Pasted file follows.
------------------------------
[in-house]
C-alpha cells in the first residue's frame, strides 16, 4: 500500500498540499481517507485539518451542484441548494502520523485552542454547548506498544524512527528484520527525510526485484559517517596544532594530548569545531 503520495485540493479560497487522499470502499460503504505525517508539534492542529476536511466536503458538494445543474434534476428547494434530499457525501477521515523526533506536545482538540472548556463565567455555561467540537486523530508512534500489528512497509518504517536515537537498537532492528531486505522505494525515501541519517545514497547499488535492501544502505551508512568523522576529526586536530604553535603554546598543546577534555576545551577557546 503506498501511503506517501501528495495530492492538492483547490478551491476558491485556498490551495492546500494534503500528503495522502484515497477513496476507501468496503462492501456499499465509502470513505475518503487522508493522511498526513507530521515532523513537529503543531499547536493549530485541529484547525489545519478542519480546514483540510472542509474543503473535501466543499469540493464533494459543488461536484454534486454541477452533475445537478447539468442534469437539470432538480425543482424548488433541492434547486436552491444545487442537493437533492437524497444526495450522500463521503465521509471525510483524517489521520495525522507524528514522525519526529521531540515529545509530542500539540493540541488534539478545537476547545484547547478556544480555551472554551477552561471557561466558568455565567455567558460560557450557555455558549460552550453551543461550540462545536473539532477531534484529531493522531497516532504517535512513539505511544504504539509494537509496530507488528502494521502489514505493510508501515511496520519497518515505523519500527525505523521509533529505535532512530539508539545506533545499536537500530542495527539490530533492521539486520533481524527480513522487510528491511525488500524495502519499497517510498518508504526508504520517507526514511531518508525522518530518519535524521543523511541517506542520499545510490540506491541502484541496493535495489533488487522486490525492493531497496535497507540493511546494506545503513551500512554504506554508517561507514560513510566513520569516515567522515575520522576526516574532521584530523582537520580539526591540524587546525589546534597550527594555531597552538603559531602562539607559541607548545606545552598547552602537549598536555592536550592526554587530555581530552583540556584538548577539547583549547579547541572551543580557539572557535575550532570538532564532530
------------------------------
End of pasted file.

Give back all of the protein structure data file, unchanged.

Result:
[in-house]
C-alpha cells in the first residue's frame, strides 16, 4: 500500500498540499481517507485539518451542484441548494502520523485552542454547548506498544524512527528484520527525510526485484559517517596544532594530548569545531 503520495485540493479560497487522499470502499460503504505525517508539534492542529476536511466536503458538494445543474434534476428547494434530499457525501477521515523526533506536545482538540472548556463565567455555561467540537486523530508512534500489528512497509518504517536515537537498537532492528531486505522505494525515501541519517545514497547499488535492501544502505551508512568523522576529526586536530604553535603554546598543546577534555576545551577557546 503506498501511503506517501501528495495530492492538492483547490478551491476558491485556498490551495492546500494534503500528503495522502484515497477513496476507501468496503462492501456499499465509502470513505475518503487522508493522511498526513507530521515532523513537529503543531499547536493549530485541529484547525489545519478542519480546514483540510472542509474543503473535501466543499469540493464533494459543488461536484454534486454541477452533475445537478447539468442534469437539470432538480425543482424548488433541492434547486436552491444545487442537493437533492437524497444526495450522500463521503465521509471525510483524517489521520495525522507524528514522525519526529521531540515529545509530542500539540493540541488534539478545537476547545484547547478556544480555551472554551477552561471557561466558568455565567455567558460560557450557555455558549460552550453551543461550540462545536473539532477531534484529531493522531497516532504517535512513539505511544504504539509494537509496530507488528502494521502489514505493510508501515511496520519497518515505523519500527525505523521509533529505535532512530539508539545506533545499536537500530542495527539490530533492521539486520533481524527480513522487510528491511525488500524495502519499497517510498518508504526508504520517507526514511531518508525522518530518519535524521543523511541517506542520499545510490540506491541502484541496493535495489533488487522486490525492493531497496535497507540493511546494506545503513551500512554504506554508517561507514560513510566513520569516515567522515575520522576526516574532521584530523582537520580539526591540524587546525589546534597550527594555531597552538603559531602562539607559541607548545606545552598547552602537549598536555592536550592526554587530555581530552583540556584538548577539547583549547579547541572551543580557539572557535575550532570538532564532530